“We don’t pay attention to the company watchers,” Segerstrale said. “The number we think is much more meaningful is the 270,000 people who watch it on Twitch. Nearly 20 percent of the audience is engaged enough to not only play it, but to watch other people play the game.”
He added, “People look at you with the eyes of how the previous generation evolved. This is the journey we are on. Our view of the future is clear. We are absolutely convinced that portable touchscreens will be the primary gaming devices of the future. Software that creates great core gaming experience for these players is going to take off. It’s not going to happen overnight. We are certainly excited by the start we have made.”
Segerstrale pointed out that the first real monetization system in the game kicked off just a few days ago. Players will be able to layer three “skin themes” on their heroes. They have to pay for the first layer, but they can only get the second and third layers by reaping rewards at the end of matches. Segerstrale said Twitch viewership tripled from February to May, but he acknowledged you can’t build a giant community overnight.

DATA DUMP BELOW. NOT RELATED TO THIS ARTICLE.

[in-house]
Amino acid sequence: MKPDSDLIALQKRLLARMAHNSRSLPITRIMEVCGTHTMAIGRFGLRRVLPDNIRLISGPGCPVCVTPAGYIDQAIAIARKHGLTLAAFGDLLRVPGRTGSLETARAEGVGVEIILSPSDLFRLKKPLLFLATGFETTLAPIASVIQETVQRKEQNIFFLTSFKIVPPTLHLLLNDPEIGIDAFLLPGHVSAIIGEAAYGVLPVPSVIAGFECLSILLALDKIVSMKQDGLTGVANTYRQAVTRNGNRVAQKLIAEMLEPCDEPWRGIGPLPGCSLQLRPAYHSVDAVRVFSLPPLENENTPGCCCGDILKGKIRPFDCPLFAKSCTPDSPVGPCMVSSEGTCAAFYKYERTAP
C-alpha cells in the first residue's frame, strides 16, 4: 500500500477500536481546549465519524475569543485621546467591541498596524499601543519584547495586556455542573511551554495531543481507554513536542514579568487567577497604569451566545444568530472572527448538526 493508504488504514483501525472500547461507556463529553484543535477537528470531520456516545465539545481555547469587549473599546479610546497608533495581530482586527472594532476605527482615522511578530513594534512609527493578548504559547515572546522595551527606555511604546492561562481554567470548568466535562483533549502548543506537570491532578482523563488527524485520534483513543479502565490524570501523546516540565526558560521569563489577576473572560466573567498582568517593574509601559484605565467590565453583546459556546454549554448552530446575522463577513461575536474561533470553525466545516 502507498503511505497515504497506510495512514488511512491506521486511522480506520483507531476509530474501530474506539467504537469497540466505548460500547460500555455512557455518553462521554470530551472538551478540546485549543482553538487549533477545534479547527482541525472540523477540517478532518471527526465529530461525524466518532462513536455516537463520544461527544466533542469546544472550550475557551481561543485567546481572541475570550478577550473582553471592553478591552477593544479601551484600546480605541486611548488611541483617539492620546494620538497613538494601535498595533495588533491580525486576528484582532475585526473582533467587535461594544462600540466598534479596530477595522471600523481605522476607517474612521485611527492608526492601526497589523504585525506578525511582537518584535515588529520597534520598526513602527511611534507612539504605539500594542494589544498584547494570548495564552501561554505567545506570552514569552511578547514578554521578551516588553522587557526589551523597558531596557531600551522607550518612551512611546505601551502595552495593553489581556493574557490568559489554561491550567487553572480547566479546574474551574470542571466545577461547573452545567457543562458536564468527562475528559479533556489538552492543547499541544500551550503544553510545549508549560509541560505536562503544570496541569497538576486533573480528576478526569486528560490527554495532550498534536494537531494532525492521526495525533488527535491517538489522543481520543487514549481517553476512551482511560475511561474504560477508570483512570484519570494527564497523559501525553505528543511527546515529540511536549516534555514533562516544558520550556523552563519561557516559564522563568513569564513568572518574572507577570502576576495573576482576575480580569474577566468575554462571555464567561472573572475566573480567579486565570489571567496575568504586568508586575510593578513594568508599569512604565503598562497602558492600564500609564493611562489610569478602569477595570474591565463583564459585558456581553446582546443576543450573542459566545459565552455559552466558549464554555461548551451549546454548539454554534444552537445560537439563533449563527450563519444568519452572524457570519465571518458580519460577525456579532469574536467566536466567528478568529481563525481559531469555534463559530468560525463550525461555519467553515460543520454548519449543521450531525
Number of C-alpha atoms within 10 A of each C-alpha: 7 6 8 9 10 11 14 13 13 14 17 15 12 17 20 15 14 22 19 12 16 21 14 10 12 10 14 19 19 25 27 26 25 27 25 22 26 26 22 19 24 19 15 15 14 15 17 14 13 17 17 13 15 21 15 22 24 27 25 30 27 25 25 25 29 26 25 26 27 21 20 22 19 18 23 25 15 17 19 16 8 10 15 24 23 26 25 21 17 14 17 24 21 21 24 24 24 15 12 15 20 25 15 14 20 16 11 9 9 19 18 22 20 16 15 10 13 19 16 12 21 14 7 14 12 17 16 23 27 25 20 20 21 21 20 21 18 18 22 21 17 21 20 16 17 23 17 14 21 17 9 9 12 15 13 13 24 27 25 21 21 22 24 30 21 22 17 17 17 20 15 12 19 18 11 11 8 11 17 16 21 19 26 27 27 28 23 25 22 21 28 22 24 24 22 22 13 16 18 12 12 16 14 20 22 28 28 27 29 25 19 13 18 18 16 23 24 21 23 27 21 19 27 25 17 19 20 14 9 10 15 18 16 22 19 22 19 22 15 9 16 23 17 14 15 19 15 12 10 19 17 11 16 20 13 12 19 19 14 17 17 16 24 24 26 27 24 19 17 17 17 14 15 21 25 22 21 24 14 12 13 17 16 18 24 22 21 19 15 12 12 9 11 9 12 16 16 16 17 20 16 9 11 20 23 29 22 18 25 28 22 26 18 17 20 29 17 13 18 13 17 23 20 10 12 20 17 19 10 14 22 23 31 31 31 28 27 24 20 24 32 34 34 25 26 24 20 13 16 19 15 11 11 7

I thought it would be fun to interview some of the streamers, as we don’t always hear about games from players. Here are some of the characters who participated in the Vainglory event.
Ben Watley of San Francisco has been streaming Vainglory on Twitch since February.
“People navigated to my channel because I was in a higher-skilled tier and was in a guild called Nemesis that was popular on the forums,” Watley said. “I stuck to public queue matches where people competed for rankings.”
It’s not yet generating a lot of money from ads on the Twitch livestream yet. But it’s not paying for rent in San Francisco. Watley’s day job is running the startup RevUp.
“I played a lot of MOBAs before, and I played League of Legends for a while,” he said. “I saw a commercial for Vainglory and I downloaded it. I liked the way it looked. I was sitting on a couch, feet up. I thought I would have a MOBA moment. I could play it for a few minutes and then put it down. League of Legends requires you to be all there, all invested, at a computer. I stopped playing League altogether and have been playing this game ever since.”
He said that some League of Legends players look down on Vainglory. “Super Evil Megacorp is trying to show the world that Vainglory requires an incredible amount of skill. League of Legends is the behemoth. But if you really like MOBAs, and you want a different experience, Vainglory is the next best thing.”